Taecheon 200MWe Nuclear Reactor

View All North Korea Facilities

Last Updated: September 30, 2011
Other Name: 태천200MWe 원자력발전소; Taecheon 200MW Graphite-Moderated Reactor (태천 200MW 흑연감속로); Taecheon Nuclear Reactor (태천원자로); Nuclear Reactor No. 4 (제4호원자로); Taecheon Machine No. 1 (태천1호기); T'aech'ŏn 200MWe Nuclear Power Plant
Location: Taecheon-gun (태천군), Pyeonganbuk-do (평안북도), North Korea
Subordinate To: General Department of Atomic Energy (원자력총국), Cabinet (내각)
Size: 200MWe, about 800MWth
Facility Status: unfinished, abandoned

North Korea began construction of a 200MWe nuclear reactor in Taecheon-gun in 1989, and expected to complete construction by 1996. The reactor design was modeled after the French G-2 reactor, which France developed in the 1950s primarily for plutonium production. [1] The Taecheon 200MWe reactor was designed to use graphite as a moderator, and CO2 as a coolant. [2] This reactor design is an efficient source for weapon-grade plutonium. The reactor could have been capable of producing about 220kg of plutonium per year, [3] but the reactor’s construction was frozen under the terms of the Agreed Framework of October 1994. [4] The agreement also provided for the dismantlement of this facility after the Korean Peninsula Energy Development Organization (KEDO) completed two light water nuclear reactors at Sinpo, Hamgyeongnam-do. However, the 1994 Agreed Framework broke down in 2003 and the construction was never completed. The KEDO arrangement was eventually abandoned in 2006. [5]

Despite periodic threats to restart the construction of the Taecheon reactor, such as Lee Geun (리근), then head of North Korea’s Ministry of Foreign Affairs’ announcement that North Korea would complete Taecheon’s construction in 2-3 years, no real progress was made. [6] The Six-Party Talks process which began in 2003 rekindled hopes that the reactor would be permanently disabled. The reactor was a subject of disablement discussions within this context in 2007, when China, Japan, North Korea, Russia, South Korea, and the United States agreed to an “Action Plan.” Later that year, the International Atomic Energy Agency (IAEA) was able to implement monitoring and verification measures for the shutdown of several facilities at the Yongbyon complex as well as the 200MWe reactor at Taecheon. However, this agreement also broke down and inspectors and their surveillance equipment were forced to leave in April 2009. [7] According to the IAEA and independent scientists at Stanford University, the 200MWe reactor remains unfinished and no significant changes have been made to it since 2002. [8] In November 2010, Siegfried Hecker returned to North Korea where he was told by the senior technical official at Yongbyon that the 200MWe reactor had become “ruined concrete structures and iron scrap.” [9]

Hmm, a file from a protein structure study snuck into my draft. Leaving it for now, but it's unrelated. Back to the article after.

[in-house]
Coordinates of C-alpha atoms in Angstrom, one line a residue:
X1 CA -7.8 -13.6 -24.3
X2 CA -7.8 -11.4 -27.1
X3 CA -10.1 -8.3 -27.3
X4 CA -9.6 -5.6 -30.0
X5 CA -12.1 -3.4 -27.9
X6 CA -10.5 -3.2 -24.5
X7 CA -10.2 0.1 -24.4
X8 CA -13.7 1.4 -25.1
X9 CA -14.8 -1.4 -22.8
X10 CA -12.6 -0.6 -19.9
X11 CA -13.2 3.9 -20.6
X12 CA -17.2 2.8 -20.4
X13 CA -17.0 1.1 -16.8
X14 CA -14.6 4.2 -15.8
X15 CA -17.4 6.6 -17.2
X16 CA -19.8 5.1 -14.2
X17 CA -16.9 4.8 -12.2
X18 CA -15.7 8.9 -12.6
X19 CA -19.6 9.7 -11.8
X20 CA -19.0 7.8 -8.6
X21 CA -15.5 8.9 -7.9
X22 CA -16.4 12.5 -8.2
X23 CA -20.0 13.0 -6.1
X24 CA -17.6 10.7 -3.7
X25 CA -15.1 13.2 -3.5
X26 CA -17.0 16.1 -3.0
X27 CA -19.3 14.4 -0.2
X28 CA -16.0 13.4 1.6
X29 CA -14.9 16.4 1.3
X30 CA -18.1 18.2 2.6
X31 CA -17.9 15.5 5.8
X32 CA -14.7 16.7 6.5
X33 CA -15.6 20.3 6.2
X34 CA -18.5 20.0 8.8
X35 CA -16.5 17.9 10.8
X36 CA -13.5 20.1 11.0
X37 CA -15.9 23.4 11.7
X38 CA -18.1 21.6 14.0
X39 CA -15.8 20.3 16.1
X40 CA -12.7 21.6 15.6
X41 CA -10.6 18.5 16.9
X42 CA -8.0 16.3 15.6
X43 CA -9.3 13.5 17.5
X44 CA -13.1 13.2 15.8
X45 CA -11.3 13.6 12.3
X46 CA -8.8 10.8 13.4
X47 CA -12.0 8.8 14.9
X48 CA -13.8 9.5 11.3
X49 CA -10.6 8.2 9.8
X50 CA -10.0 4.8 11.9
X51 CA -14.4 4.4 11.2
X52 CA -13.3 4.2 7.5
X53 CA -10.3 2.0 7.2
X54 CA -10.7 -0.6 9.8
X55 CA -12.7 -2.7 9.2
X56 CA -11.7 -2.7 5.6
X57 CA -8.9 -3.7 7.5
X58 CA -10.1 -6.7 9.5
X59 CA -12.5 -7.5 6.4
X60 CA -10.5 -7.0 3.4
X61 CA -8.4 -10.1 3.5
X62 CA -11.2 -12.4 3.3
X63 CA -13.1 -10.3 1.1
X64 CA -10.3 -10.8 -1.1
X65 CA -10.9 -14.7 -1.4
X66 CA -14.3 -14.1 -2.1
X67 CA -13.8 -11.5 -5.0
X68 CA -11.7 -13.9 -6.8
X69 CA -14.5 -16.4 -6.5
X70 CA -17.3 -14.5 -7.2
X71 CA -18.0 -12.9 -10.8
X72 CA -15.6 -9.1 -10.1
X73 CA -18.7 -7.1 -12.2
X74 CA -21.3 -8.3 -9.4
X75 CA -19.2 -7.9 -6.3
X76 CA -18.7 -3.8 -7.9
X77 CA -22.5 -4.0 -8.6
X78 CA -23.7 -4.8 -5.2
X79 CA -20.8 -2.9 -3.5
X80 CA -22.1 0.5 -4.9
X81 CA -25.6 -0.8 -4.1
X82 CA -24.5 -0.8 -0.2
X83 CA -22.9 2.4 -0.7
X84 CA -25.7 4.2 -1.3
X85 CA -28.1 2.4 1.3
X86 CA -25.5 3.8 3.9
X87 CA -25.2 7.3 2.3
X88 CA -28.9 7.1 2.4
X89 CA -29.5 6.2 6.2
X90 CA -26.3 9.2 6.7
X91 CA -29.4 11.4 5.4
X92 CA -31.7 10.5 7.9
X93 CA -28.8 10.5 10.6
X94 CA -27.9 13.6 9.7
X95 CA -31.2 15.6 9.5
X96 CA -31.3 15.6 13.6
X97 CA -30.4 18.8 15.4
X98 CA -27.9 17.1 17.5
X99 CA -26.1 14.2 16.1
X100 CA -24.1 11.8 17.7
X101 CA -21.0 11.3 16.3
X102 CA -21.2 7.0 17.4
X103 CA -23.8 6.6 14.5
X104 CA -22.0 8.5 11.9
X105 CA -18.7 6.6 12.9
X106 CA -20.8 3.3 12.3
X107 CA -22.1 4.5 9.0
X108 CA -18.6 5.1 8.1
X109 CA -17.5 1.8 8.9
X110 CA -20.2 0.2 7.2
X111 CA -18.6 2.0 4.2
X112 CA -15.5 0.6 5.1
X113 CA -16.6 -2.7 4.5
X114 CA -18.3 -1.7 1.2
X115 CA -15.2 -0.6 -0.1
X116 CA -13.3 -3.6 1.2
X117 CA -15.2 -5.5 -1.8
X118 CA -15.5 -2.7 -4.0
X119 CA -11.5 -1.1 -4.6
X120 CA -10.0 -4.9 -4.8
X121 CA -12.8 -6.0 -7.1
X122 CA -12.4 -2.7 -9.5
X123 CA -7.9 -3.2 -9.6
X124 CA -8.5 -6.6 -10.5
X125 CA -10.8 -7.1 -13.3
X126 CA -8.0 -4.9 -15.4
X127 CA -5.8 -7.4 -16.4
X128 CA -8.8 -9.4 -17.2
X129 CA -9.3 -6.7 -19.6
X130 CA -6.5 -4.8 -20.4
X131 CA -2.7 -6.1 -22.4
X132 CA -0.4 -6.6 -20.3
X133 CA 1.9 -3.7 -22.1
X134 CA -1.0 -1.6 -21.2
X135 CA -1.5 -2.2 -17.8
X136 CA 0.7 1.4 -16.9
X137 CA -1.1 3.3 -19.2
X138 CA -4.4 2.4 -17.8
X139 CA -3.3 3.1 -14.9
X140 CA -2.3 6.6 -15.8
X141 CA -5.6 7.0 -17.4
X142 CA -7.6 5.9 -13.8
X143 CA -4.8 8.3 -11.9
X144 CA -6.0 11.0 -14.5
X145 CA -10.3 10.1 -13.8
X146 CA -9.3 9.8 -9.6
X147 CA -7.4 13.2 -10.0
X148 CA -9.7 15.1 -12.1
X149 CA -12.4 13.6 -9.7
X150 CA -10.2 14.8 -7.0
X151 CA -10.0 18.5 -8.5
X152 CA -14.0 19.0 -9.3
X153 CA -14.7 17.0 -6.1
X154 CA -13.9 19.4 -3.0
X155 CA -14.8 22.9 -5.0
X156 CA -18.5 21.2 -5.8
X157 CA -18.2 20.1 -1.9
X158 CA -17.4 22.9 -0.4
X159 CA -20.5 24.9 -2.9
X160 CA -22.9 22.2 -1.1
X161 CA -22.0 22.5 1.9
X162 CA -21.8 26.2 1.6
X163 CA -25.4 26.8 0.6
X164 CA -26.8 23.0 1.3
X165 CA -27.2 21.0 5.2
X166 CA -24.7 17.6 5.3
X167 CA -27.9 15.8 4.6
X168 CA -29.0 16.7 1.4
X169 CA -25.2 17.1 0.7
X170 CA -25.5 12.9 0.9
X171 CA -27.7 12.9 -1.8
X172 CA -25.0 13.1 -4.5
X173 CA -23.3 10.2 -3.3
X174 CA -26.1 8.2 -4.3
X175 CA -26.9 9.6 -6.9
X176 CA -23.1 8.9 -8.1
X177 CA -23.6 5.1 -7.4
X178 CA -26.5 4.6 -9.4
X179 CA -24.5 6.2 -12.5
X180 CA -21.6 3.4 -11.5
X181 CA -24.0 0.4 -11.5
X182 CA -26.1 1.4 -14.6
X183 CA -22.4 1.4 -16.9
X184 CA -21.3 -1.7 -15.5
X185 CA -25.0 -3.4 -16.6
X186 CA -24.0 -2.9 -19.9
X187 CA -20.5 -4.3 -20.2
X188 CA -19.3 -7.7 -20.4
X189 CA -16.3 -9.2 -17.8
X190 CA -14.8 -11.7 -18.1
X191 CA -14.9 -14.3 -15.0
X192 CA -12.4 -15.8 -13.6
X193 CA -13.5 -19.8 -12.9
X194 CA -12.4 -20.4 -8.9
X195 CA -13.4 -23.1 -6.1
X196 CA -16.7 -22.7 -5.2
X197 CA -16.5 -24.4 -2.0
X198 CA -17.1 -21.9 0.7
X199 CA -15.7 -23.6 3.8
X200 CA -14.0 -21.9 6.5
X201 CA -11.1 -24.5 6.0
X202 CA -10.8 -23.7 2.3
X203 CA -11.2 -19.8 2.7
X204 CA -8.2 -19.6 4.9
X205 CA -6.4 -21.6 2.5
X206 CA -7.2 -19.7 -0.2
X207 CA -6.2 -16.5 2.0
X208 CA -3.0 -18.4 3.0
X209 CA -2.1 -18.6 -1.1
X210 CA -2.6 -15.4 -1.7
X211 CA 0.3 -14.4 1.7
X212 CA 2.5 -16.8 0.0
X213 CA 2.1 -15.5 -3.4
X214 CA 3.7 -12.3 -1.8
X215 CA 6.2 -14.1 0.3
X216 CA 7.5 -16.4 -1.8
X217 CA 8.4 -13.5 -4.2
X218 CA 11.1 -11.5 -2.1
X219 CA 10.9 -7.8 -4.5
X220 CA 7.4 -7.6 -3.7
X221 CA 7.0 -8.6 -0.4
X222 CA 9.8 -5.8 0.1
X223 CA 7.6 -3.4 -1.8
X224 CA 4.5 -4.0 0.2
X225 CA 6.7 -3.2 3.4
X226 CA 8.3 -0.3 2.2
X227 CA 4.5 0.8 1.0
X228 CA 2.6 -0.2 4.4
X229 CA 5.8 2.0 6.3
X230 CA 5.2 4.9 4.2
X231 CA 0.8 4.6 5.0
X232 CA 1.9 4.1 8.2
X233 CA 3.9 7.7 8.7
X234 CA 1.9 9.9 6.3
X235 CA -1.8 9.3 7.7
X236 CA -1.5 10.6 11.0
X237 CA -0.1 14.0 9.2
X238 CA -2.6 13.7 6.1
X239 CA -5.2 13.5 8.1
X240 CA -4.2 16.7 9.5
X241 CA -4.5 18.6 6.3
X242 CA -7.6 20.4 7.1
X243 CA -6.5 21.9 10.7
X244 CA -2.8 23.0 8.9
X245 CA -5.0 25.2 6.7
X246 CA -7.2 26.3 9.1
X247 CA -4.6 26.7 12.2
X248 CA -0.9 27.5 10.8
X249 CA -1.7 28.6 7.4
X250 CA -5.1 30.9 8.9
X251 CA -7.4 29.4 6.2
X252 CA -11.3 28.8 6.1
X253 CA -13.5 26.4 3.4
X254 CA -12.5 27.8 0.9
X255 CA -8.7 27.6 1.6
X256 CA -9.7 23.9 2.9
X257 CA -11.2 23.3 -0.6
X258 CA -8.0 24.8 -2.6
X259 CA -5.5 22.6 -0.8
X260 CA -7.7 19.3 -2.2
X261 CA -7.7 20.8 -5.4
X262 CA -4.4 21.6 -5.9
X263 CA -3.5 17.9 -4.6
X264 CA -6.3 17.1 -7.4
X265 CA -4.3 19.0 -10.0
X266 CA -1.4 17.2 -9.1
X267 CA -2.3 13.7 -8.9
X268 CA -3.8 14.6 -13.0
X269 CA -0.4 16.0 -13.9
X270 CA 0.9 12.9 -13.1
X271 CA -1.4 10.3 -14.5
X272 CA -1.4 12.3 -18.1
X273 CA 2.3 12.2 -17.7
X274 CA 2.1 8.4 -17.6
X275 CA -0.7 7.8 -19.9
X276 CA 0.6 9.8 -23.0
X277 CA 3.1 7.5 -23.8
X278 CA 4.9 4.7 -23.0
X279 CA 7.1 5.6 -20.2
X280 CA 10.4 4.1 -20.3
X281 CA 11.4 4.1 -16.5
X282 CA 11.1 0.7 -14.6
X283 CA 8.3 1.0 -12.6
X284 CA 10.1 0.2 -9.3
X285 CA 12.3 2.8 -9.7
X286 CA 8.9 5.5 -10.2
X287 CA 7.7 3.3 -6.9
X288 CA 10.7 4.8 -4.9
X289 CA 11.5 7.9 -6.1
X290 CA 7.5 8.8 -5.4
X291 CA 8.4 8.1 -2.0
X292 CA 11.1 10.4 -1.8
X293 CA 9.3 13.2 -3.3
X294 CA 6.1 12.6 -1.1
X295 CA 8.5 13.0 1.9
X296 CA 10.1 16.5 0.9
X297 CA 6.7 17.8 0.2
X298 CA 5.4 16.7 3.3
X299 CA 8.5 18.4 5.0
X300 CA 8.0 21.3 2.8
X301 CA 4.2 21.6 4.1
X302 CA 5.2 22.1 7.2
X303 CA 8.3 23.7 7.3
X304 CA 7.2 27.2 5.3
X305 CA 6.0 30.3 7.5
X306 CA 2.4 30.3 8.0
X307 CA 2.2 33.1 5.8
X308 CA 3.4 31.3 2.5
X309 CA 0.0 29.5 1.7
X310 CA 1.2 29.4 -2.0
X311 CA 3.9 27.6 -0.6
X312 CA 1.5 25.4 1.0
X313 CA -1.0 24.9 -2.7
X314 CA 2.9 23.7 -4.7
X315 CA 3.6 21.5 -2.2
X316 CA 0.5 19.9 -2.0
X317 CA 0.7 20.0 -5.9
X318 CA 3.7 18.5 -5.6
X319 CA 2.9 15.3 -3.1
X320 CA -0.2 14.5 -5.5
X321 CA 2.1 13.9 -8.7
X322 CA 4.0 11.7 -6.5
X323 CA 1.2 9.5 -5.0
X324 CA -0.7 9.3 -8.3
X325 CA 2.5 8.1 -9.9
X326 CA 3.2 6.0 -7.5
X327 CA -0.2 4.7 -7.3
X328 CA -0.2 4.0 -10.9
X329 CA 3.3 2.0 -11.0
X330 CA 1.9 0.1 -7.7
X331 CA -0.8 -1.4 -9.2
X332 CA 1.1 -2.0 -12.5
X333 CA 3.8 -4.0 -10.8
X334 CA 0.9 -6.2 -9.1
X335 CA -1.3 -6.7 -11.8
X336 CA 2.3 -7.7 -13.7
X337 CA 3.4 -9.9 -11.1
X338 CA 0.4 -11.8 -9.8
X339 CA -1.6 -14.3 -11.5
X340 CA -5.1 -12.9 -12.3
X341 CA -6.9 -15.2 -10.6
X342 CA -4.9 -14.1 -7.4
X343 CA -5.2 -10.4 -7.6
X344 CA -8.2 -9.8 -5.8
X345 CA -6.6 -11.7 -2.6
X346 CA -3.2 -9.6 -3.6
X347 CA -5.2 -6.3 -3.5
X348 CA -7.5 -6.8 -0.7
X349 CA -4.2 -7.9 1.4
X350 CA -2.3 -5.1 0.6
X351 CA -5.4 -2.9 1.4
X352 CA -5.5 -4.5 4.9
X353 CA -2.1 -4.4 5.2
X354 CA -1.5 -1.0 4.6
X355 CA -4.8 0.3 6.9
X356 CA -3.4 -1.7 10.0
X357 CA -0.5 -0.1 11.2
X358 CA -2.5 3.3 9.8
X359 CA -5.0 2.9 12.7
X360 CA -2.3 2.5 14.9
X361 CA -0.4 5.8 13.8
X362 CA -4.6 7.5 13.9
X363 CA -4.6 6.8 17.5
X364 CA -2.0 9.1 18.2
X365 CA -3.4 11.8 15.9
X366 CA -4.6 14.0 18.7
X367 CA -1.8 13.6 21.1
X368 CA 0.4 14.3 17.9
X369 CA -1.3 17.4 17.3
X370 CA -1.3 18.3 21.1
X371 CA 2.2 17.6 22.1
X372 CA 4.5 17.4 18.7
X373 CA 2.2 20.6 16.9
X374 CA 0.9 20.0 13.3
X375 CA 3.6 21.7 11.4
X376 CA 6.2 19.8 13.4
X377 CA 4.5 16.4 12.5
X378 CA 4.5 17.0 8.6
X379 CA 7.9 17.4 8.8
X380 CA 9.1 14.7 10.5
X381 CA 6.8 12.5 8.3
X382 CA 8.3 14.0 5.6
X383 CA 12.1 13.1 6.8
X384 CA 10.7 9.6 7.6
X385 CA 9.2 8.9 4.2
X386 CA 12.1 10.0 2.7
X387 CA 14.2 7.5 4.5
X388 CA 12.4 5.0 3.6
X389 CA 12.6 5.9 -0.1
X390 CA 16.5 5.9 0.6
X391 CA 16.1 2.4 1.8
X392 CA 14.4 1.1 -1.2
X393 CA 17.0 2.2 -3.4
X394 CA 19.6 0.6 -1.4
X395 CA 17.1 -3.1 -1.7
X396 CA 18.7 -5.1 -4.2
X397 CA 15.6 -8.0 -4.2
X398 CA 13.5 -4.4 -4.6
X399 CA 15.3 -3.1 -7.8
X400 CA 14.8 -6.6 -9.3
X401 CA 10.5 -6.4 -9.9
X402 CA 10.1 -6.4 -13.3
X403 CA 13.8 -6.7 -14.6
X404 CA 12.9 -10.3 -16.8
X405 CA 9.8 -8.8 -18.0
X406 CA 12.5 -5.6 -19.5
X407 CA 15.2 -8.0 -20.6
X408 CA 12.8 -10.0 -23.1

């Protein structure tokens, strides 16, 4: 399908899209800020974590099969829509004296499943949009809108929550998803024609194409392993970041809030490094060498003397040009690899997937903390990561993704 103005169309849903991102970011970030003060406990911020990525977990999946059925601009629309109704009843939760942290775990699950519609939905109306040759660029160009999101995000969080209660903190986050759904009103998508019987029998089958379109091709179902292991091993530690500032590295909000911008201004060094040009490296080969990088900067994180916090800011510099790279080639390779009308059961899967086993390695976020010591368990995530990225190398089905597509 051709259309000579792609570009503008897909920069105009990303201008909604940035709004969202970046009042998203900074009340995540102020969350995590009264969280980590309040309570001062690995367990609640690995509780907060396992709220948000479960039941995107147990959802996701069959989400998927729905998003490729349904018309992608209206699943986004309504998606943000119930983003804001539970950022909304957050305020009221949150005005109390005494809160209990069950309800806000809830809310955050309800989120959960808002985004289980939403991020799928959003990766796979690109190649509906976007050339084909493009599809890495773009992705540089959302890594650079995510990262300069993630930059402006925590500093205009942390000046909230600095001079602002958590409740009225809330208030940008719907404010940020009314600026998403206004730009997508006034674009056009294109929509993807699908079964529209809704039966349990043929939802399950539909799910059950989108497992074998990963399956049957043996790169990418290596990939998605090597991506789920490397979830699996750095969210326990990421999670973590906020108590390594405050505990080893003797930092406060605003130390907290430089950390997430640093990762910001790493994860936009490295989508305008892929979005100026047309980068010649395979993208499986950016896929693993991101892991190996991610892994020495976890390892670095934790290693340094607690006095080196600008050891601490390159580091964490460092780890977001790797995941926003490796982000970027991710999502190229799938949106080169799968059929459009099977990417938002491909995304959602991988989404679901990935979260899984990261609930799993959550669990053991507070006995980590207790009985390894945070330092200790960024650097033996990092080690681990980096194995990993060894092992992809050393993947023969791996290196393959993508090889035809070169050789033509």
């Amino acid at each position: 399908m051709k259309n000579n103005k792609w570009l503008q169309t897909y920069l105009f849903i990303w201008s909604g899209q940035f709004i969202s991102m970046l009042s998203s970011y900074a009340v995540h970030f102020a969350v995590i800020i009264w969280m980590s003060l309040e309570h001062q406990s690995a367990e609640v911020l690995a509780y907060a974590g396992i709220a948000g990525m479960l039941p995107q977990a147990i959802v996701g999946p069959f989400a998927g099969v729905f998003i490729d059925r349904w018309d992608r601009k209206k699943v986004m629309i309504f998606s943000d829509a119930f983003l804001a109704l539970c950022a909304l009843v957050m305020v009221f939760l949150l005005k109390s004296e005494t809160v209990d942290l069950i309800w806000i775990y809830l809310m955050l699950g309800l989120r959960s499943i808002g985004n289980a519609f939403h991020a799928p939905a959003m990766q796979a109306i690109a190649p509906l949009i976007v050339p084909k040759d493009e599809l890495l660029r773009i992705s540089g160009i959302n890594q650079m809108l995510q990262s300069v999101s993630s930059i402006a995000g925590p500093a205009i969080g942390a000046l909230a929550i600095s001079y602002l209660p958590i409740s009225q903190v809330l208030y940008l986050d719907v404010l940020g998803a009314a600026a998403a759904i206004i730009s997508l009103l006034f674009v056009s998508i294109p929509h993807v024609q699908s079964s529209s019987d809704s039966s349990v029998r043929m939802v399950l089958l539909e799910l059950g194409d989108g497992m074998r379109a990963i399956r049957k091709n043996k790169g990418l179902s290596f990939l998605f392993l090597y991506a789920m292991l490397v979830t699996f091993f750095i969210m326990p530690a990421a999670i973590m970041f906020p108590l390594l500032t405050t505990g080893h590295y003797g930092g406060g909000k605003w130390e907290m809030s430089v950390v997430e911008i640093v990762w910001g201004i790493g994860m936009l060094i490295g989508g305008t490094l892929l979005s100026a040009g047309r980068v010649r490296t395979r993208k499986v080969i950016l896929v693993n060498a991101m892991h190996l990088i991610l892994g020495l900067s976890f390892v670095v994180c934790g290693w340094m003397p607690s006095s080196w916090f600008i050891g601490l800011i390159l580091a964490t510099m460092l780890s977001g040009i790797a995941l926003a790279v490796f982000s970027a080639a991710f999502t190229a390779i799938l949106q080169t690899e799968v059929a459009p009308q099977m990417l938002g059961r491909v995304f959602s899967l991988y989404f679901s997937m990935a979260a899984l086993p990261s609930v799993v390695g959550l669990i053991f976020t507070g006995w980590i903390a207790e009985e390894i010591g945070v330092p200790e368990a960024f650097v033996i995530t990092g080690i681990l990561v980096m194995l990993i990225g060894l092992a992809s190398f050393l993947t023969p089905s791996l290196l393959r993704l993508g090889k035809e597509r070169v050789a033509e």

Sources:
[1] Mun Seong-gyu, “'북핵타결' 北 핵시설 현황 ['Nuclear Breakthrough' Current Status of North Korea’s Nuclear Facilities],” Yonhap News Agency, February 13, 2007, www.yonhap news.co.kr.
[2] Lee U-seung, “北 핵시설 현황은 [Current Status of North Korea’s Nuclear Facilities?],” Segye Ilbo, March 27, 2011, http://www.segye.com.
[3] Plutonium production capacity is derived under the assumptions that 1MWth-day results in 1g of Pu, and that the reactor would operate at a capacity factor of 75 percent. Therefore, 800 MWth X 365 days X 75% = 219kg.
[4] Mun Seong-gyu, “'북핵타결' 北 핵시설 현황 ['Nuclear Breakthrough' Current Status of North Korea’s Nuclear Facilities],” Yonhap News Agency, February 13, 2007, www.yonhap news.co.kr.
[5] “KEDO: Promoting Peace and Stability on the Korean Peninsula and Beyond,” Korean Peninsula Energy Development Organization, www.kedo.org; Yu Hyeon-min, “한전 보관 '北경수로 기자재' 청산협의 [KEPCO’s LWR Equipment Settling Discussion],” Yonhap News Agency, November 8, 2009, www.yonhap news.co.kr.
[6] Ham Bo-hyeon, “’영변.태천 원자로 2-3년 내 완공’ '北리근 국장' [‘Yongbyon, Taecheon’s Reactor will be Completed in 2~3 Years’ 'North, Chief Lee'],” Yonhap News Agency, July 13, 2005, www.yonhapnews.co.kr.
[7] “Application of Safeguards in the Democratic People’s Republic of Korea (DPRK),” Board of Governors, General Conference, IAEA, GOV/2010/45-GC(54)/12, August 31, 2010, www.iaea.org.
[8] “Application of Safeguards in the Democratic People’s Republic of Korea (DPRK),” Board of Governors, General Conference, IAEA, GOV/2007/45-GC(51)/19, August 17, 2007, www.iaea.org; Siegfried S. Hecker, “Report on North Korean Nuclear Program,” Center for International Security and Cooperation, Stanford University, November 15, 2006, http://iis-db.stanford.edu.
[9] Siegfried S, Hecker, "A Return Trip to North Korea's Yongbyon Nuclear Complex," Center for International Security and Cooperation, Stanford University, November 20, 2010, http://iis-db.stanford.edu.

Country Profile
Flag of North Korea
North Korea

This article provides an overview of North Korea's historical and current policies relating to nuclear, chemical, biological and missile proliferation.

Learn More →

This material is produced independently for NTI by the James Martin Center for Nonproliferation Studies at the Middlebury Institute of International Studies at Monterey and does not necessarily reflect the opinions of and has not been independently verified by NTI or its directors, officers, employees, or agents. Copyright 2017.